Written by Nicole Nielson, WLLC 2015-2016
We have talked about social or community wellness in class and have defined it as “The social dimension entails valuing living in harmony with your fellow human beings, seeking positive, interdependent relationships with others, and developing healthy communication skills. Social wellness involves embracing interconnectedness, and understanding how your actions affect other people and their community. Socially well people consciously choose to enhance personal relationships, nurture important friendships, and build a just and caring community. Research indicates that being socially well enhances physical and emotional wellbeing.” I personally believe that all the forms of wellness are interconnected and to be well in one you must be well in another or all of the other areas of wellness. To be a good contributor in a community I think you need to have good people skills and good communication skills so that you can have a good relationship with the people that are in a community. This would then involve good relational wellness. Relational wellness has been defined as “People with high relational well-being have satisfying and balanced relationships with themselves, other individuals, and society as a whole. They are able to empathize with and respect diverse others while simultaneously asserting their own needs and opinions. They have a capacity for intimacy while also being able to find and enjoy time alone.” These two forms of wellness go hand in hand and almost always exist together.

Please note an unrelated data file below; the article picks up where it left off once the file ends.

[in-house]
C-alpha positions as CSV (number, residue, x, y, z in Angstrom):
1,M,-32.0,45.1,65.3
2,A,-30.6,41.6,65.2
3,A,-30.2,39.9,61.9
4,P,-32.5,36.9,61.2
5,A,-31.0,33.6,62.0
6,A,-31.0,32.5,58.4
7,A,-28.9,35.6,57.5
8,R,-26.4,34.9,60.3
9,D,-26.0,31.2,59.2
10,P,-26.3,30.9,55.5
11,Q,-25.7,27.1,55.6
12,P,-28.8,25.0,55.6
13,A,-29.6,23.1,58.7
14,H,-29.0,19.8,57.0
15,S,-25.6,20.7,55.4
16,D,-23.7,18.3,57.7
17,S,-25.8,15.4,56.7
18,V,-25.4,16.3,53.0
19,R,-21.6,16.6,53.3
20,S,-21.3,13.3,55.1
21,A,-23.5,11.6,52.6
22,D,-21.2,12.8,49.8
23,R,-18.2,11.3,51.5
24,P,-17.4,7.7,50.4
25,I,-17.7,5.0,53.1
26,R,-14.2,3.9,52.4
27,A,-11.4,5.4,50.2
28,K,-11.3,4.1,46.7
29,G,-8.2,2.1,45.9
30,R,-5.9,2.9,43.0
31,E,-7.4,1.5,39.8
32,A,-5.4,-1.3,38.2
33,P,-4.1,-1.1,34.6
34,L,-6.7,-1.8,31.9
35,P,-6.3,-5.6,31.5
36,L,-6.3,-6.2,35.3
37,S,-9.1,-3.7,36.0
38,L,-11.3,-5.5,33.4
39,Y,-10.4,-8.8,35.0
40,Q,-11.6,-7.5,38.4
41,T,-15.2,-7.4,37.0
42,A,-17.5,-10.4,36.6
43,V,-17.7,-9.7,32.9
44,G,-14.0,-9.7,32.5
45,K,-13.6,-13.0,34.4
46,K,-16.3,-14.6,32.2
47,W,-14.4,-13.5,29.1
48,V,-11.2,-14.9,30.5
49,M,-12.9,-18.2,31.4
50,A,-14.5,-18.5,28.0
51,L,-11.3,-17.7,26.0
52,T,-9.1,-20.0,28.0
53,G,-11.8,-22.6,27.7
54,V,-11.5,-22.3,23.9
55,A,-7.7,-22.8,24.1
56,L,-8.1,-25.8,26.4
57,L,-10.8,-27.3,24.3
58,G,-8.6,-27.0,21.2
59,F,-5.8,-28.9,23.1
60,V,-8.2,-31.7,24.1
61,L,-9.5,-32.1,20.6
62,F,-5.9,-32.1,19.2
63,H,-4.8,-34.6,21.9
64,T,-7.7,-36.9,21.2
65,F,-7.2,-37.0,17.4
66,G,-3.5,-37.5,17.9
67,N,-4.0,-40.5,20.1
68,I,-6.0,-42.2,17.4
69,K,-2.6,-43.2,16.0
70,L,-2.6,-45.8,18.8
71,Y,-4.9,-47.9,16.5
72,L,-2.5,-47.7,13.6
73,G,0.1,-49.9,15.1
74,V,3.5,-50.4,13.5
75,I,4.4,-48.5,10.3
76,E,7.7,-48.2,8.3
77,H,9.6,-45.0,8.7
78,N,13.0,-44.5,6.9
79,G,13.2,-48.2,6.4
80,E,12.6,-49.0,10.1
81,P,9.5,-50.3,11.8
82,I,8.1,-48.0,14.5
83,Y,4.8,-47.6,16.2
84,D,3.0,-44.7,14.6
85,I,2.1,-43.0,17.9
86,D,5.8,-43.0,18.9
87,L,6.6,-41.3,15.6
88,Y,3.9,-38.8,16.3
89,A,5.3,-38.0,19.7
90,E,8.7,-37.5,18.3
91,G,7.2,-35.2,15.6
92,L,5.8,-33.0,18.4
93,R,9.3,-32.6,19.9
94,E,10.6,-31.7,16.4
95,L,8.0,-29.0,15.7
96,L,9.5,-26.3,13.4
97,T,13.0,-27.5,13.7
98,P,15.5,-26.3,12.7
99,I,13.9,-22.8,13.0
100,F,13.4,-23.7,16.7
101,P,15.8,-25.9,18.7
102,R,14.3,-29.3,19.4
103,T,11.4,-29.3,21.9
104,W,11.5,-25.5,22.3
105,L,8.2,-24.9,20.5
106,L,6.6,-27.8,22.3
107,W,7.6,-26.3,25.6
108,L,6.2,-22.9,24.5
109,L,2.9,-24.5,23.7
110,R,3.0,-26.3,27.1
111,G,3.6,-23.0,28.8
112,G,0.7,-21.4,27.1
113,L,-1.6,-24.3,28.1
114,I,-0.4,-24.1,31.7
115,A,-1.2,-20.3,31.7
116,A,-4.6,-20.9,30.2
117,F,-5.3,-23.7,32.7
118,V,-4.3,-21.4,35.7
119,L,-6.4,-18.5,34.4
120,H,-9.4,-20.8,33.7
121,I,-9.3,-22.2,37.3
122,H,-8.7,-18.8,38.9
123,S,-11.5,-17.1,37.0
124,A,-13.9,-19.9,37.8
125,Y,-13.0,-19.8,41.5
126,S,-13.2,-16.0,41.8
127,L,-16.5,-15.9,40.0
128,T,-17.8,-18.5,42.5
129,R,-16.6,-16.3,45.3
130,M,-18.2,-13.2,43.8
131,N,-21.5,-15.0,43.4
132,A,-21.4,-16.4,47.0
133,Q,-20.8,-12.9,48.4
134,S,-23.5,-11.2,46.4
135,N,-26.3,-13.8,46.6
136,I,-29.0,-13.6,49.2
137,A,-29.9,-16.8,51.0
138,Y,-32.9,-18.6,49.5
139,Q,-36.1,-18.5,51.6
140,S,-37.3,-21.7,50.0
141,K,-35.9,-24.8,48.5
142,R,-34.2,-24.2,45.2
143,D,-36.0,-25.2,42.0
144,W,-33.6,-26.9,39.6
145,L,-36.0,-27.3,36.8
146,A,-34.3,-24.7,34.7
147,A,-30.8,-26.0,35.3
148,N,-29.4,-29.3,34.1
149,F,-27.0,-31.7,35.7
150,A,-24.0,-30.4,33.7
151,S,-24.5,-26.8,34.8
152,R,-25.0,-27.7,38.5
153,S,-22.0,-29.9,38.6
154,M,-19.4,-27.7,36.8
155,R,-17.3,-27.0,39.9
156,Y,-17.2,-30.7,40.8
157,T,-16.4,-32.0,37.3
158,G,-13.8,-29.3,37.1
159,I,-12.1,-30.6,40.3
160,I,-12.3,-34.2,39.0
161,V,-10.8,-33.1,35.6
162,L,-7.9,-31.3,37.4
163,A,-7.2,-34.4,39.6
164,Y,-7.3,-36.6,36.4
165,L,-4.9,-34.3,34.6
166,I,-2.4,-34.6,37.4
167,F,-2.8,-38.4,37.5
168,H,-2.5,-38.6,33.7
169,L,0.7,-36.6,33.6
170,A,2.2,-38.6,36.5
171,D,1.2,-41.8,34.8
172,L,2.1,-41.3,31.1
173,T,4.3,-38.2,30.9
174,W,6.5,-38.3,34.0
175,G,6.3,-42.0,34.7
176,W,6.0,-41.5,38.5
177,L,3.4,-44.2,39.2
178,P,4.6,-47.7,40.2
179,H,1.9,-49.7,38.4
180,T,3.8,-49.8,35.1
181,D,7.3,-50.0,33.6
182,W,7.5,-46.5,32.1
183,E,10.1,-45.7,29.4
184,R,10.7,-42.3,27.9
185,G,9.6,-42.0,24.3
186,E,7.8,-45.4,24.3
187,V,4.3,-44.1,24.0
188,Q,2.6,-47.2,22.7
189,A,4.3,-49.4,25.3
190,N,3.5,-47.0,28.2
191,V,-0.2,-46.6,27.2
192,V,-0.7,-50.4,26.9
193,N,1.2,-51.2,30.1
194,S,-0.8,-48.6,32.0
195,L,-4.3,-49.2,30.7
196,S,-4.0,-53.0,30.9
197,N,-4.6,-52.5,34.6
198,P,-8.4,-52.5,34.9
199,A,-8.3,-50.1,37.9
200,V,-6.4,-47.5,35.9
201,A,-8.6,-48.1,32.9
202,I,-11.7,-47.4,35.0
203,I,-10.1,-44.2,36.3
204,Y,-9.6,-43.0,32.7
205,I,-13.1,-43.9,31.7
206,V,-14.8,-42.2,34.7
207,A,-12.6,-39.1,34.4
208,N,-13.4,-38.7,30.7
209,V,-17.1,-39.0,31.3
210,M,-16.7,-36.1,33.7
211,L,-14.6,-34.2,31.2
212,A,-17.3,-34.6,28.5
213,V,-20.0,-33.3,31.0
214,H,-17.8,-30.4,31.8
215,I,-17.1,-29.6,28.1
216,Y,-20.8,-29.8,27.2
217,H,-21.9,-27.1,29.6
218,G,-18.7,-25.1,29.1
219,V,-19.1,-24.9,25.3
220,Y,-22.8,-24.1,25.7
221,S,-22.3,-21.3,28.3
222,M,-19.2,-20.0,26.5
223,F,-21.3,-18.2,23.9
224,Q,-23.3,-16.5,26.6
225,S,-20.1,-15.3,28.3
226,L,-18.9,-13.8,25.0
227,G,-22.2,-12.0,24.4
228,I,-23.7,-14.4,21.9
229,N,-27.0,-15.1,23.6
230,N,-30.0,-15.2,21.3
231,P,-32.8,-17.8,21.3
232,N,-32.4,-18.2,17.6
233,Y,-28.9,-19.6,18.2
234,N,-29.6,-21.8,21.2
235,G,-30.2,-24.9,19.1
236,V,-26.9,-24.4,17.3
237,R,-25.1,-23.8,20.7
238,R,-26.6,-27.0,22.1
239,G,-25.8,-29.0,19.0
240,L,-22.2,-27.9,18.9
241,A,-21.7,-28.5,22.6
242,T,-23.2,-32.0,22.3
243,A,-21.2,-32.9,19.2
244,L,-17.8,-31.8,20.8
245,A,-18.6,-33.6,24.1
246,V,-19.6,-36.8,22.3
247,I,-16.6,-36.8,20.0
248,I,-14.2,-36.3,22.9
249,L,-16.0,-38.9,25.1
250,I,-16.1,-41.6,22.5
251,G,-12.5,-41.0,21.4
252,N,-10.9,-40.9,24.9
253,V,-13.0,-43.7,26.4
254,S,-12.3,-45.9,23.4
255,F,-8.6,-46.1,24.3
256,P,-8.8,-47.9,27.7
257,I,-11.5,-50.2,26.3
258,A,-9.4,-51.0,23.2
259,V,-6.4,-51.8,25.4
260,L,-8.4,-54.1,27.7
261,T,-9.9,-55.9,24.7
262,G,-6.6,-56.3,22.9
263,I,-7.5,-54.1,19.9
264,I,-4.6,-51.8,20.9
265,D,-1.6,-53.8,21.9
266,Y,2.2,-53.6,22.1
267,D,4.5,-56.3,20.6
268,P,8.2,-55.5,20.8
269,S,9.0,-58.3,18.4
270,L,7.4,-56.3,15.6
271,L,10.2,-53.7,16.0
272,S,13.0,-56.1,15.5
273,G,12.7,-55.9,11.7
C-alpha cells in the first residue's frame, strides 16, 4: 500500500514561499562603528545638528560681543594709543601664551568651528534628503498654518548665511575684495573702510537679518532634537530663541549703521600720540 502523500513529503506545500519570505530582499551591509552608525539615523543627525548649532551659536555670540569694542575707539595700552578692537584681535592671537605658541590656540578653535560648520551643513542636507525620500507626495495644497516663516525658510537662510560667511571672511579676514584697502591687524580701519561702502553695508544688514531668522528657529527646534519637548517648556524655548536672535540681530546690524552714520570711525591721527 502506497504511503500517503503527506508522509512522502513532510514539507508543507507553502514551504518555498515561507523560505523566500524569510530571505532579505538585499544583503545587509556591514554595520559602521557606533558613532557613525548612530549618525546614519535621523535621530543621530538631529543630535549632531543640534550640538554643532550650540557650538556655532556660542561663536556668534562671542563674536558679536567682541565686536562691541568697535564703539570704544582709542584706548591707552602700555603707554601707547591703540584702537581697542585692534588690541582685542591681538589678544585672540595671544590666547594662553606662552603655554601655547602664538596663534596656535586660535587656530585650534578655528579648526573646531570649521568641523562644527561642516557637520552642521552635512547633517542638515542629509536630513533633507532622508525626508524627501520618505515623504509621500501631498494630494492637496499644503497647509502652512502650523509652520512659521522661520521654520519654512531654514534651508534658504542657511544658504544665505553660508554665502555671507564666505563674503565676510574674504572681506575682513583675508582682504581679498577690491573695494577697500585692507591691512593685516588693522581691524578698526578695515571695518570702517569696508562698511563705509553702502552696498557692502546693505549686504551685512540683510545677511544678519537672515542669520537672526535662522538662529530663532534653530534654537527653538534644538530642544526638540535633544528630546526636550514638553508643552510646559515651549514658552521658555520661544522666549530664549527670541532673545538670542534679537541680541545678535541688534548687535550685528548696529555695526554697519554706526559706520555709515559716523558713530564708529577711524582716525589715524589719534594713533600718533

In the Brann reading we see the author say “Health care providers and patients share responsibility for communicating effectively with one another, which is paramount, and exceptionally difficult, when coping during traumatic events.” Through this we see that in traumatic times relational wellness can suffer from this lack of communication. When someone can’t even talk to a health care professional about what is going on in their personal life I can only imagine how they struggle in other social situation. This would then be hurting their social and community wellness too. Often times it is our community that is not well or doesn’t support strong relational wellness because so many taboos have been put on certain subjects and some things just aren’t “politically correct” to say. Brann said this about that idea, “It is the overwhelming silence society has placed on this topic that keeps many individuals from knowing, understanding, sharing, and being comfortable during such a tragic event (miscarriage).” To have good social and community wellness we all need to be able to speak freely about whatever it is that is going on with us and be able to do so without judgements. Being able to do so will also help our relational wellness by keeping communication with people open and without judgements.